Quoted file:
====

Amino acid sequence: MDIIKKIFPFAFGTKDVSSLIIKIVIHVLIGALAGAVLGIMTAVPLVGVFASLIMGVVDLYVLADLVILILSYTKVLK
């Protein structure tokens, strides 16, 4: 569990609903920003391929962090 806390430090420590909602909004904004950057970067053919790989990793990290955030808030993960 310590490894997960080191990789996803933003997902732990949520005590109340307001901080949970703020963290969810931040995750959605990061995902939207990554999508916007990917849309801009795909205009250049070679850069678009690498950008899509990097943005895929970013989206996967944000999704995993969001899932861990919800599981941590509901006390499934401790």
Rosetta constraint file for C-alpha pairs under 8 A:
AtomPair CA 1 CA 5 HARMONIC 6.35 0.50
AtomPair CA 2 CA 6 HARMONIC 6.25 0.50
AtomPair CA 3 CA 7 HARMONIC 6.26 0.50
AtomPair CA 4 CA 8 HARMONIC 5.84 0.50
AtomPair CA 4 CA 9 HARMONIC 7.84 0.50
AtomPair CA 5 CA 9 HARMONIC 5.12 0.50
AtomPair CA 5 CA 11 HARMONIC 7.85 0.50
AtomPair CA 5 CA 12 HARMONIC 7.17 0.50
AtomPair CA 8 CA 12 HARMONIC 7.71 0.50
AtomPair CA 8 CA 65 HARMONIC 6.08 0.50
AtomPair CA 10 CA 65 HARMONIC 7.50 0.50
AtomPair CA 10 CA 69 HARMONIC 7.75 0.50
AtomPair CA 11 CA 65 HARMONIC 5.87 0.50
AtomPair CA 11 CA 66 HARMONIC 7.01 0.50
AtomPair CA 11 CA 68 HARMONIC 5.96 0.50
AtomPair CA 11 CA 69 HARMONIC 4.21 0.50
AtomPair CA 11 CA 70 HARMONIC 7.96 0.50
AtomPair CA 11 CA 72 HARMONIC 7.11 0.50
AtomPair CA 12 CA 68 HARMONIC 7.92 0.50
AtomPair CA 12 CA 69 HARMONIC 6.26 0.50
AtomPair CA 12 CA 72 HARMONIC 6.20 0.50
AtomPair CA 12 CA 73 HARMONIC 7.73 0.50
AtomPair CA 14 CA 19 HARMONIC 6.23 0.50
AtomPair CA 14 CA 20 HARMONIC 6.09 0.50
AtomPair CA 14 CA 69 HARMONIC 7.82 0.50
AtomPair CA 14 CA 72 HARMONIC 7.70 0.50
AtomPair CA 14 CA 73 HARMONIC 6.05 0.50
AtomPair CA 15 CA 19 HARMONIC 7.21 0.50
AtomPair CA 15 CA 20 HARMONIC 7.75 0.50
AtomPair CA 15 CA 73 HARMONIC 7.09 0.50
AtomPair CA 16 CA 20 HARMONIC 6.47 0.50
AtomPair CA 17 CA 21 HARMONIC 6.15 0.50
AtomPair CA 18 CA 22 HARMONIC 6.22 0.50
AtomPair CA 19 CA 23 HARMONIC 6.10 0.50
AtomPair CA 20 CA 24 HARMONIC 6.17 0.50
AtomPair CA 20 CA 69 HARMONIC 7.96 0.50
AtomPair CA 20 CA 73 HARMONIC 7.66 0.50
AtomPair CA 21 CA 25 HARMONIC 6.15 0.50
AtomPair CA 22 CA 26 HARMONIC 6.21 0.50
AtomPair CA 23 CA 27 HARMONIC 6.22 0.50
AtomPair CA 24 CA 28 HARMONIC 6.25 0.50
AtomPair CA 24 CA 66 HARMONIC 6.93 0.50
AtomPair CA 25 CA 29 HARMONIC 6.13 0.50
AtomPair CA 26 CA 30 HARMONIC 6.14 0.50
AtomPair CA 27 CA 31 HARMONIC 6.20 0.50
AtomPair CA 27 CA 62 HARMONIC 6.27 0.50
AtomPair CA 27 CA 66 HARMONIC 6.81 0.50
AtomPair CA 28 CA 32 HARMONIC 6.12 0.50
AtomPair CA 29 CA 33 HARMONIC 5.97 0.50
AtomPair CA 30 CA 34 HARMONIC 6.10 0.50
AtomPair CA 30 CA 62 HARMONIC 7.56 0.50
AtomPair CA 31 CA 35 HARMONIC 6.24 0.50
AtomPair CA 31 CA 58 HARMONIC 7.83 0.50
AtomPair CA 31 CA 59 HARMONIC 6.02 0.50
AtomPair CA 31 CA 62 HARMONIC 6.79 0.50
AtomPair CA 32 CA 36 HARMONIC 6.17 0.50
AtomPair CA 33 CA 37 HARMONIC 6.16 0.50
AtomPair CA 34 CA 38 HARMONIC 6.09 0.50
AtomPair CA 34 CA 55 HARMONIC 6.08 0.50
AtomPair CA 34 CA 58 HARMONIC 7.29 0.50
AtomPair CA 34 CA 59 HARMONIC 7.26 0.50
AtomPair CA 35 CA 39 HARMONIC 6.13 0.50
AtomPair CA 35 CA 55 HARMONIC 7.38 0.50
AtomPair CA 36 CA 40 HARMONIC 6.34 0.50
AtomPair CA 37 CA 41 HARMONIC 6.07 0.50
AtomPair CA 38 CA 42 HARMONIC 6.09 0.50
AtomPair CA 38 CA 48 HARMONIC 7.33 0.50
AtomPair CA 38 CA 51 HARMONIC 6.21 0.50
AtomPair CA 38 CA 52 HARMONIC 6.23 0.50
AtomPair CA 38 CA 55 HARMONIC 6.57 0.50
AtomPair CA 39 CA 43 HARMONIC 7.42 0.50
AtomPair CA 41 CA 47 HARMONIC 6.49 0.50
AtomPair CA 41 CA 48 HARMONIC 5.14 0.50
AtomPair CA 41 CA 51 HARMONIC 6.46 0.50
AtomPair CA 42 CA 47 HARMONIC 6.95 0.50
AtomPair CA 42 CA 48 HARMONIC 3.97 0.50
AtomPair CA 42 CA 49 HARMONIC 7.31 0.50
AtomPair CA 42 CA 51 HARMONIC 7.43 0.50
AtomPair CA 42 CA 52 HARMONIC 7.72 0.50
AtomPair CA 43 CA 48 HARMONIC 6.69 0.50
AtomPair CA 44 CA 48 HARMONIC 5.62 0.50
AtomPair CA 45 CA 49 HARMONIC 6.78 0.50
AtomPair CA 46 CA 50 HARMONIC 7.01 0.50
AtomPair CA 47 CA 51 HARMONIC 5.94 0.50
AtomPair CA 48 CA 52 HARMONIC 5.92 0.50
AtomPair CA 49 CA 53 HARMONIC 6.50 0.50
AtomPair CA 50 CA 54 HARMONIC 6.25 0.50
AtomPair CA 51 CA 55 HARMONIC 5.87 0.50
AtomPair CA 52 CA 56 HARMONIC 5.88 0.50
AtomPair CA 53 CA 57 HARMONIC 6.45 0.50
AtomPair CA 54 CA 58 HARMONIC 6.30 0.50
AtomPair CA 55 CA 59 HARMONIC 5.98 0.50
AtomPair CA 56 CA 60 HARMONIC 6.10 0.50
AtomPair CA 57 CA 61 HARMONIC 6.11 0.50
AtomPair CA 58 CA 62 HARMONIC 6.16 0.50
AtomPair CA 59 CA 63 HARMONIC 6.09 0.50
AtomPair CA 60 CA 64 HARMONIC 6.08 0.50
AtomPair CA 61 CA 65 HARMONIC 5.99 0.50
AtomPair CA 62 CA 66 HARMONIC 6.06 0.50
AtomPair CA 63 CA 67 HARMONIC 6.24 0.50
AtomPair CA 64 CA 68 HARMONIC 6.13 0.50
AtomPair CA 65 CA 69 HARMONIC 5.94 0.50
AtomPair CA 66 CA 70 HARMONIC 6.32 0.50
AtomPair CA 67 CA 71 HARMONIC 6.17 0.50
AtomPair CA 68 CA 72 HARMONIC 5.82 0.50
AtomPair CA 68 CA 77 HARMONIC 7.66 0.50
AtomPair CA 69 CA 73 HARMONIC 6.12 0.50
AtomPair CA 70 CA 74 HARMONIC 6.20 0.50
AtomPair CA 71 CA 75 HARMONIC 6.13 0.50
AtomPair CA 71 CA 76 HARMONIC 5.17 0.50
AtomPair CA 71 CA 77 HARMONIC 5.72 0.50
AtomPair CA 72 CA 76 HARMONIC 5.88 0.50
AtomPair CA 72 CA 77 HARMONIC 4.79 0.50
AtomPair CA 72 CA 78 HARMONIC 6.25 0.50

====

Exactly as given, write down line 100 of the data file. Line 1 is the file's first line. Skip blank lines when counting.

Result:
AtomPair CA 60 CA 64 HARMONIC 6.08 0.50